FrappatoWine is a fickle thing—not just because grapes are temperamental, but people’s drinking habits and preferences are equally unpredictable. One minute, big oaky California chardonnays are all the rage, the next imbibers insist on bone-dry varieties from stainless steel tanks. One day, nobody in America has heard of Frappato; the next, nearly every wine list worth its salt is featuring the wine. To the uninitiated, this may seem like pure happenstance, but savvy sommeliers know better. So we called in one such expert, Eric Brown, owner of boutique wine shop Le Caveau Fine Wines and curator of the original wine list for Southbound (both of which are located in Chamblee, Georgia), to help us understand why we should be drinking Frappato now.

 

KPK: So, what is Frappato?

EB: Frappato is a red grape variety planted primarily in Sicily. When young, it is fresh and bright with lots of red fruits, and with a little age it shows some elegance with aromas/tastes of dried fruits and dried flowers.

 

KPK: How did you first discover Frappato?

EB: I was first exposed to the variety when Arianna Occhipinti visited Georgia a few years ago. We did a wine dinner together and I fell in love with her Frappato due to its lighter personality, while still showing tons of complexity.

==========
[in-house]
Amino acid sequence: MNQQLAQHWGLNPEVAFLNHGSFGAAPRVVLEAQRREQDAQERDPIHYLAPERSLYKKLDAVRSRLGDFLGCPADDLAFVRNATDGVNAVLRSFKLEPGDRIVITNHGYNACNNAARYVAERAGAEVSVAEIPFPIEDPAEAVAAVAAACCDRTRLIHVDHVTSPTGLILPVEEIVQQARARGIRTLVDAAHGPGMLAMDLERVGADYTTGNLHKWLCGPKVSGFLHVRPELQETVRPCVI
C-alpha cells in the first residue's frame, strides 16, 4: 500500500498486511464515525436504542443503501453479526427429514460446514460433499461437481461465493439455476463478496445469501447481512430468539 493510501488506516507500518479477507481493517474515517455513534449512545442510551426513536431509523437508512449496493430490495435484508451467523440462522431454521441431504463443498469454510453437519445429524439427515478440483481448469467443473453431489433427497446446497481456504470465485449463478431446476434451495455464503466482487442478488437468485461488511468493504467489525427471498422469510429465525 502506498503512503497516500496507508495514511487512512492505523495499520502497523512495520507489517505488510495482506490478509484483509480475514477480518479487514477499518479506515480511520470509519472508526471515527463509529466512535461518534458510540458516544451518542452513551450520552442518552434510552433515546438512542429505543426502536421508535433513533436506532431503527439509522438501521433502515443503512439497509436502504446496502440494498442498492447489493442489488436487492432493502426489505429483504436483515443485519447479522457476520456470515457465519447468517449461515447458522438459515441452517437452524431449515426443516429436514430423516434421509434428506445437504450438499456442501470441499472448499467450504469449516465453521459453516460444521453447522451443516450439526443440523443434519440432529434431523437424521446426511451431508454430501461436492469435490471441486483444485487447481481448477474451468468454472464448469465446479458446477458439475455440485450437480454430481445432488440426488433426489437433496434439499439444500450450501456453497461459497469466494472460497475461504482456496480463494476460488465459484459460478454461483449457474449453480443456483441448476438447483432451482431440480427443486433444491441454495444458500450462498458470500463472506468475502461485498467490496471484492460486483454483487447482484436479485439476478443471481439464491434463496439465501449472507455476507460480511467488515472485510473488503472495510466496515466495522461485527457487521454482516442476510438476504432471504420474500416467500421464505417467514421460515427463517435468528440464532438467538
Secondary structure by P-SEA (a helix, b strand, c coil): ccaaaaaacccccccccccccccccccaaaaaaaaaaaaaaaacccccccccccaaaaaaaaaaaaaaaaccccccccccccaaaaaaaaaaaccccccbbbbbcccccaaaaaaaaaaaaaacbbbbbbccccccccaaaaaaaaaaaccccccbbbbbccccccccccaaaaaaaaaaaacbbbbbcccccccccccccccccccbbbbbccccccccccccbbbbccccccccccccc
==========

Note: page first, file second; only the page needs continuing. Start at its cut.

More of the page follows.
KPK: Is that why you added it to Southbound’s wine list.

EB: When I put it on the list, it was the middle of summer and it’s such a great, thirst-quenching summer red, with or without food, due to its lighter body and fresh acidity.

 

KPK: Why don’t more people know about Frappato?

EB: There are very few varietal bottlings of Frappato, as it is most often used as a blending grape with Nero d'Avola. But, I think it’s gaining in popularity as the quality of Sicilian wine is at an all time high, and there is a lot of consumer interest in the wines of Sicily right now.

 

KPK: Where can we find Frappato? How should we store it?

EB: Search out Frappato in your local, independent retail shops. It’s typically inexpensive (around $20 a bottle or less), with some of the more limited, age-worthy bottlings between $30 and $40 per bottle.

 

KPK: So it ages well?

EB: It ages beautifully in the short to mid-term depending on the vintage, losing some freshness, but gaining in elegance and complexity, like Occhipinti's 'Il Frappato', which ages well for up to 10 years or more.

 

KPK: Which vintage do you recommend?

EB: 2010 is my favorite—the wines have great balance, concentration and age-worthiness.

 

KPK: Who makes your favorite Frappatos?

EB: Arianna Occhipinti 'Il Frappato' is my favorite for aging, as well as her Uncle Guisto's version at the COS winery. Centonze and Occhipinit’s Tami are great for early drinking and with a tiny bit of age.